BLOGTABLE: Is Joel Embiid the NBA's best big man?
NBA.com Global on Dec 14, 2017 07:05 PM
PHILADELPHIA,PA - DECEMBER 18: Joel Embiid #21 of the Philadelphia 76ers smiles after the big win and dropping 33 points against the Brooklyn Nets at Wells Fargo Center on December 18, 2016 in Philadelphia, Pennsylvania (Photo by Jesse D. Garrabrant/NBAE via Getty Images)
Joel Embiid says he is the best big man in the NBA. What say you?
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David Aldridge: I say he may be right. Who's better? We all see what Karl-Anthony Towns can do on the block and wings offensively, but until very recently, he's been a terrible defender. Embiid has been, if not a stopper, a very good defender, both on the ball and helpside. You can make a case for Anthony Davis, sure, but he seems to have as much trouble staying on the floor as Embiid has had. Rudy Gobert is an elite defender, but Embiid is clearly superior offensively. Marc Gasol is 32 and has fallen off defensively. And while I love DeMarcus Cousins's game, Embiid has it all over him on Twitter. I'm Trusting The Process on this one.
Steve Aschburner: I say, he’s generally right but it’s always best to let others say it for you, big guy. In Embiid’s case, the skill set, the production and the personality are all present and accounted for. The question remains, is he durable enough? If he can minimize his absences, playing 70 games or so a year, and stay on the floor as needed like he did in Minnesota Wednesday (Thursday, PHL time) – 39 minutes in the Sixers’ OT victory, leading with 28 points, 12 rebounds and eight assists head-to-head with Karl-Anthony Towns – then I’m right there with Embiid in his assessment. But if he breaks down again or has to be restricted to, oh, 60 games or fewer going forward, then I’d stick with Towns, DeMarcus Cousins or Marc Gasol as best big for the short-term.
Shaun Powell: Slow down, young man. Perhaps in due time most of us might agree with Embiid, but for now he's just throwing shade at other big men who are his equal if not better. DeMarcus Cousins is at the head of the list, and Karl-Anthony Towns isn't far behind. Here's what I want to see from Embiid before I throw rose petals at his feet (carefully, that is): A full season and an All-NBA selection. Without those, I'm looking elsewhere.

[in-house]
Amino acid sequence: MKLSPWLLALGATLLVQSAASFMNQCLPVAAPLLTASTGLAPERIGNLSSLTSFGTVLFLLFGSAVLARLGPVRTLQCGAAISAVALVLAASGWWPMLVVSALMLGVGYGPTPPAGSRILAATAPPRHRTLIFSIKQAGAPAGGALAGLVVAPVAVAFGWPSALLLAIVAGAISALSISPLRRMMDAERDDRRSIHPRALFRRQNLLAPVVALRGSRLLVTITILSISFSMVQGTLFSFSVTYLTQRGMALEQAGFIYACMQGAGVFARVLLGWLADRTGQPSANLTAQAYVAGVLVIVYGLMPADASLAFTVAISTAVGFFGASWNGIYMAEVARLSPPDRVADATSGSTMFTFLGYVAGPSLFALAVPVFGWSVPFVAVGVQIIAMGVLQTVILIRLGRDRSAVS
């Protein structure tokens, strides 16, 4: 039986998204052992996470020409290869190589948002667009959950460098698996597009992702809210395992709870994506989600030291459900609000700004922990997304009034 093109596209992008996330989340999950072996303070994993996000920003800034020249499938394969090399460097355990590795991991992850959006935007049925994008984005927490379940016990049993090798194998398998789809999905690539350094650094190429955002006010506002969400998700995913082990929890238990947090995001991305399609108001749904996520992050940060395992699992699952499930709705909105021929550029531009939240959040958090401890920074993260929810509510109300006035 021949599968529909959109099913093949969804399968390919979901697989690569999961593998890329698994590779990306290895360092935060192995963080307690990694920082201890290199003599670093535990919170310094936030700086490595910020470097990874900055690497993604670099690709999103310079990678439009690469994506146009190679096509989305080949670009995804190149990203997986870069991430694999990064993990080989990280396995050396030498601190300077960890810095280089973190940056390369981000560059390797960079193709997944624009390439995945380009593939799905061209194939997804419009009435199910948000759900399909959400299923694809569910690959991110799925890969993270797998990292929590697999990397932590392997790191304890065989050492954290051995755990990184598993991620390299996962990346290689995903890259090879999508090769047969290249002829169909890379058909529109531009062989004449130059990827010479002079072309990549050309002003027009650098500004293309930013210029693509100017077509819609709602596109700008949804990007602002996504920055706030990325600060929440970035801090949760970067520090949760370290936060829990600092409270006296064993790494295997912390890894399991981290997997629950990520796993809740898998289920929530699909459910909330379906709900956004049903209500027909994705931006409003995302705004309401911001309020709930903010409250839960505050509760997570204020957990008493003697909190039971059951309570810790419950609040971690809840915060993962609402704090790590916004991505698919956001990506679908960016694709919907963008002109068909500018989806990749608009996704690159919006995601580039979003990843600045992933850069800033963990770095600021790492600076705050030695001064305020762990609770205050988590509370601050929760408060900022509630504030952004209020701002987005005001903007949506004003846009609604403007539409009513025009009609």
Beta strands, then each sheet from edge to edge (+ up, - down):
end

John Schuhmann: In the context of the team he plays on, Draymond Green is the best big in the league, because both ends of the floor are equally important. Green is the league's best defender, a versatile big who can protect the rim and defend guards on switches. He's not as polished offensively as DeMarcus Cousins or Joel Embiid, but (this is where context comes into play) he's a terrific complement to the Warriors' perimeter All-Stars, a smart screener and passer who's a critical cog in the best offense in NBA history. In a vacuum, Embiid has a case as an impact player on both ends of the floor. And sooner than later, the title of "best big in the league" will surely belong to him. But right now, it belongs to the only big who played more than 15 minutes per game for the team that went 16-1 in the playoffs.
Sekou Smith: Joel Embiid says lots of interesting things that other players with his limited amount of time on the floor in actual games might keep quiet about. But part of Embiid's appeal and aura is his unabashed belief in himself and the fact that he is indeed the best big man in the NBA. He's not there just yet. I'd argue DeMarcus Cousins has a thicker body of work to make that claim right now. But Embiid is certainly on the short list and definitely a guy who has the entire skill set to earn that distinction and carry that best big man flag for years to come. He'll have to battle other young stars like Karl-Anthony Towns and Nikola Jokic for the title in the future, which should be entertaining, but you can't wear the crown before your time.